President Michel Temer met with Mexican President Enrique Peña Nieto in the Mexican city of Puerto Vallarta and discussed the expansion of trade relations between the two countries. Temer left the meeting optimistic, but no agreement in this regard has been established yet. Temer is in Mexico to attend the 1st Meeting of Presidents of Mercosur and the Pacific Alliance.
“Mexico-Brazil relations, which are already more than reasonable, are being intensified by this conversation we are having, specifically in relation to trade relations,” Temer said, leaving the meeting.
Among the issues addressed is the possibility of Mexico exporting beans to Brazil, which in turn would export rice to Mexicans. In addition, Temer asked that Mexico increase the entry limit of chickens produced in Brazil. “We have a chicken quota of 300 thousand tons. And I asked you to examine the possibility of increasing this quota, since we are reaching the quota at the present moment. Then this matter remained to be examined. ”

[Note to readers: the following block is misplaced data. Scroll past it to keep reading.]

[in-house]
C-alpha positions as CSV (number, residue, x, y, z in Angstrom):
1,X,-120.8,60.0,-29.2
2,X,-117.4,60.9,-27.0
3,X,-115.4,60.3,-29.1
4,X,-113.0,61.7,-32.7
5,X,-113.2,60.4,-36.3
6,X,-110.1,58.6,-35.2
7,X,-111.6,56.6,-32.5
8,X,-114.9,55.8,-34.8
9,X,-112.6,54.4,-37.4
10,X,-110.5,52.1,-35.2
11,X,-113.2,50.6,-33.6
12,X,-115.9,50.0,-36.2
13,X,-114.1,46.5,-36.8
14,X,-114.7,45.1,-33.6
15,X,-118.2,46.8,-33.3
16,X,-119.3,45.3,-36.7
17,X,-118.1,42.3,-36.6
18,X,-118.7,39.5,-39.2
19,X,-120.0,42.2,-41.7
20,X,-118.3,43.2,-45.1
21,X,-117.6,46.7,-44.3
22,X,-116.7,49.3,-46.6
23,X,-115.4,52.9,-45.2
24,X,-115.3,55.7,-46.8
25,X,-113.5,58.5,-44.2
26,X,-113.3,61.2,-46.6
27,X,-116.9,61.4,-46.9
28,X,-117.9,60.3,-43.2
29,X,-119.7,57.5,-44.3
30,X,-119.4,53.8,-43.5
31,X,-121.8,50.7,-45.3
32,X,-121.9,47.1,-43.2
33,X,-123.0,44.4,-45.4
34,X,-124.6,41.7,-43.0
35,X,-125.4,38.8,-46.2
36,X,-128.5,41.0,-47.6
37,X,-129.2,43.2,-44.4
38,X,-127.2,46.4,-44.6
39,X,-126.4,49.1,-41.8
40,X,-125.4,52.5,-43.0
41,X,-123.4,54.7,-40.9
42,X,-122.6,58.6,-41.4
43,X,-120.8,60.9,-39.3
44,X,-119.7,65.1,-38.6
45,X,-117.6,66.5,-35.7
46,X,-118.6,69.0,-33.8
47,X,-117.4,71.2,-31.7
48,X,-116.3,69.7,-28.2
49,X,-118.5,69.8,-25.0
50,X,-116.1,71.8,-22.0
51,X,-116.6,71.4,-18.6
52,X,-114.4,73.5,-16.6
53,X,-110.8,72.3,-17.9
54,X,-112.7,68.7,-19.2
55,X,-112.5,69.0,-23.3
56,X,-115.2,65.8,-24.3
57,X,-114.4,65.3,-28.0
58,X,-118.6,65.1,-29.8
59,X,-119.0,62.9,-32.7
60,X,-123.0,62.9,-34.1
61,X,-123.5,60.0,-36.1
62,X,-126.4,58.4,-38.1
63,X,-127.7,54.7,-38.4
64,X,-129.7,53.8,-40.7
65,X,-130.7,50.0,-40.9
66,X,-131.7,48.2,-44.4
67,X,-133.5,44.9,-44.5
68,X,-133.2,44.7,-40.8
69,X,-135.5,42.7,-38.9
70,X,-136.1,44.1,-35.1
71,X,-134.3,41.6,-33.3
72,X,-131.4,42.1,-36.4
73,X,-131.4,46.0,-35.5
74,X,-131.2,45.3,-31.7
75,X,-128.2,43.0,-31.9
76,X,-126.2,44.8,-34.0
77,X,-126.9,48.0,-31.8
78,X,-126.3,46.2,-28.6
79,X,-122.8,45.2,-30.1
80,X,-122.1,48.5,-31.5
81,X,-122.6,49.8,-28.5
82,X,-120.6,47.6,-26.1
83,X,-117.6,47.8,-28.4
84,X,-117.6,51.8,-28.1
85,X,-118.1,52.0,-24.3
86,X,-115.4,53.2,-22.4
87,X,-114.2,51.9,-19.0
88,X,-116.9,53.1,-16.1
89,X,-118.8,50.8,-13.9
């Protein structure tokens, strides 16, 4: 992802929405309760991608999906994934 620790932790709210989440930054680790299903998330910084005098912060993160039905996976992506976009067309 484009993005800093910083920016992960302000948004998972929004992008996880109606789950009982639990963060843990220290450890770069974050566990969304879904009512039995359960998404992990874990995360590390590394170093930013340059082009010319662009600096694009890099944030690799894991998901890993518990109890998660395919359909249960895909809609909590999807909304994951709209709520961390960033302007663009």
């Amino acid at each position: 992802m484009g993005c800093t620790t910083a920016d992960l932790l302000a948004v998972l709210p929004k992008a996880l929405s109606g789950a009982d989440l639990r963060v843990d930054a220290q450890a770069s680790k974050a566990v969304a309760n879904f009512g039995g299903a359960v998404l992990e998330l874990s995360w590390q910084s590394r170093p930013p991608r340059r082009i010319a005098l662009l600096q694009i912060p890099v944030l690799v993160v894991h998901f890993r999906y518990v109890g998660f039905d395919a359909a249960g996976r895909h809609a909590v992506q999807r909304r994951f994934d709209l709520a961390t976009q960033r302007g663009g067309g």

The Mexican president has not made any proposals with Brazil, because he will talk earlier with the other members of the North American Free Trade Agreement (NAFTA), a bloc formed with the United States and Canada. “He asked us to wait until August so that after meetings with the United States, Canada, etc., they could talk more objectively to our country,” Temer explained.
Temer and Peña Nieto signed a customs cooperation agreement between the two countries, called the Agreement on Cooperation and Mutual Administrative Assistance in Customs Matters. The Brazilian president spent the day in Mexico to talk to Peña Nieto and participate in a dinner with heads of state of the Pacific Alliance – a bloc formed by Chile, Peru, Colombia and Mexico.
The president of Uruguay, current president of Mercosul, was also present. Representatives of the two blocs will hold a meeting on Tuesday (24) in an event that runs parallel to the 13th Pacific Alliance Summit.
The possibility of agreement between the Alliance and Mercosur intensified from 2014, when measures were adopted to facilitate trade between the countries of the region. Since then, several tariff and regulatory barriers to trade have been removed between the bloc members, as well as facilitation of customs cooperation and the interaction of companies, especially small and medium-sized companies.
After meetings this Tuesday, Temer leaves Mexico. It will make a stop in Brasilia, but it is expected to follow the same day to Johannesburg, South Africa, for the BRICS meeting, a bloc formed by Brazil, Russia, India, China and South Africa.